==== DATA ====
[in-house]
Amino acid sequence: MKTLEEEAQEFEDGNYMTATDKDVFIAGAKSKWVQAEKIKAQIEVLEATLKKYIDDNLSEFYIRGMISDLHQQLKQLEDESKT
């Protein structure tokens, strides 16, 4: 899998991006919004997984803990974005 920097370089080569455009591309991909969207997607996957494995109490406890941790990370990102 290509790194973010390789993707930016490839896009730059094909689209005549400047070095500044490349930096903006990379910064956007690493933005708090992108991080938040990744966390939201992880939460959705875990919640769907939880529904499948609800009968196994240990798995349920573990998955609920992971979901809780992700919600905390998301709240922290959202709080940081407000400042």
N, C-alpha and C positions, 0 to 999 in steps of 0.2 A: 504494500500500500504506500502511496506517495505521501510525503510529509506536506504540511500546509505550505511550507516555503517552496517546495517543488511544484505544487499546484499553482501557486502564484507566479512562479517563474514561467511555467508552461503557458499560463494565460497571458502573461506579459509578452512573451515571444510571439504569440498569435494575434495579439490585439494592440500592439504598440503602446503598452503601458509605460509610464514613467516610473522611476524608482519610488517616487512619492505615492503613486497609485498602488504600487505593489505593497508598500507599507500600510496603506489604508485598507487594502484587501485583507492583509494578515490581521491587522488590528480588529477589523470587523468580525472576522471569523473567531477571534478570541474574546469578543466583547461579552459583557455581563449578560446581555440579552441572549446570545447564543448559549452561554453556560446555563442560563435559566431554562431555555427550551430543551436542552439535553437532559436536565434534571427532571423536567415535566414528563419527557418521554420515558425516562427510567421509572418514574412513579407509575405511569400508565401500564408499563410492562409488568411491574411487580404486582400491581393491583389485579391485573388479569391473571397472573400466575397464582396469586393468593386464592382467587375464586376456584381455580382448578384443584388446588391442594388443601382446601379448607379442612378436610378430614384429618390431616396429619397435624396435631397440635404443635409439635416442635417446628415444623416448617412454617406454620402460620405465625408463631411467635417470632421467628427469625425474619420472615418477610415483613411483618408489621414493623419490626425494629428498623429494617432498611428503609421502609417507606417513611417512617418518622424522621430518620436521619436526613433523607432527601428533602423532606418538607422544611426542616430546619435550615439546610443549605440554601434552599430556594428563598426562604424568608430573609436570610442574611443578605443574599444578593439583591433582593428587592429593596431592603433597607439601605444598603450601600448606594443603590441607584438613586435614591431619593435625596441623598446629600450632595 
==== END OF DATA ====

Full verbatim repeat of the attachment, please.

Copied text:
[in-house]
Amino acid sequence: MKTLEEEAQEFEDGNYMTATDKDVFIAGAKSKWVQAEKIKAQIEVLEATLKKYIDDNLSEFYIRGMISDLHQQLKQLEDESKT
């Protein structure tokens, strides 16, 4: 899998991006919004997984803990974005 920097370089080569455009591309991909969207997607996957494995109490406890941790990370990102 290509790194973010390789993707930016490839896009730059094909689209005549400047070095500044490349930096903006990379910064956007690493933005708090992108991080938040990744966390939201992880939460959705875990919640769907939880529904499948609800009968196994240990798995349920573990998955609920992971979901809780992700919600905390998301709240922290959202709080940081407000400042």
N, C-alpha and C positions, 0 to 999 in steps of 0.2 A: 504494500500500500504506500502511496506517495505521501510525503510529509506536506504540511500546509505550505511550507516555503517552496517546495517543488511544484505544487499546484499553482501557486502564484507566479512562479517563474514561467511555467508552461503557458499560463494565460497571458502573461506579459509578452512573451515571444510571439504569440498569435494575434495579439490585439494592440500592439504598440503602446503598452503601458509605460509610464514613467516610473522611476524608482519610488517616487512619492505615492503613486497609485498602488504600487505593489505593497508598500507599507500600510496603506489604508485598507487594502484587501485583507492583509494578515490581521491587522488590528480588529477589523470587523468580525472576522471569523473567531477571534478570541474574546469578543466583547461579552459583557455581563449578560446581555440579552441572549446570545447564543448559549452561554453556560446555563442560563435559566431554562431555555427550551430543551436542552439535553437532559436536565434534571427532571423536567415535566414528563419527557418521554420515558425516562427510567421509572418514574412513579407509575405511569400508565401500564408499563410492562409488568411491574411487580404486582400491581393491583389485579391485573388479569391473571397472573400466575397464582396469586393468593386464592382467587375464586376456584381455580382448578384443584388446588391442594388443601382446601379448607379442612378436610378430614384429618390431616396429619397435624396435631397440635404443635409439635416442635417446628415444623416448617412454617406454620402460620405465625408463631411467635417470632421467628427469625425474619420472615418477610415483613411483618408489621414493623419490626425494629428498623429494617432498611428503609421502609417507606417513611417512617418518622424522621430518620436521619436526613433523607432527601428533602423532606418538607422544611426542616430546619435550615439546610443549605440554601434552599430556594428563598426562604424568608430573609436570610442574611443578605443574599444578593439583591433582593428587592429593596431592603433597607439601605444598603450601600448606594443603590441607584438613586435614591431619593435625596441623598446629600450632595 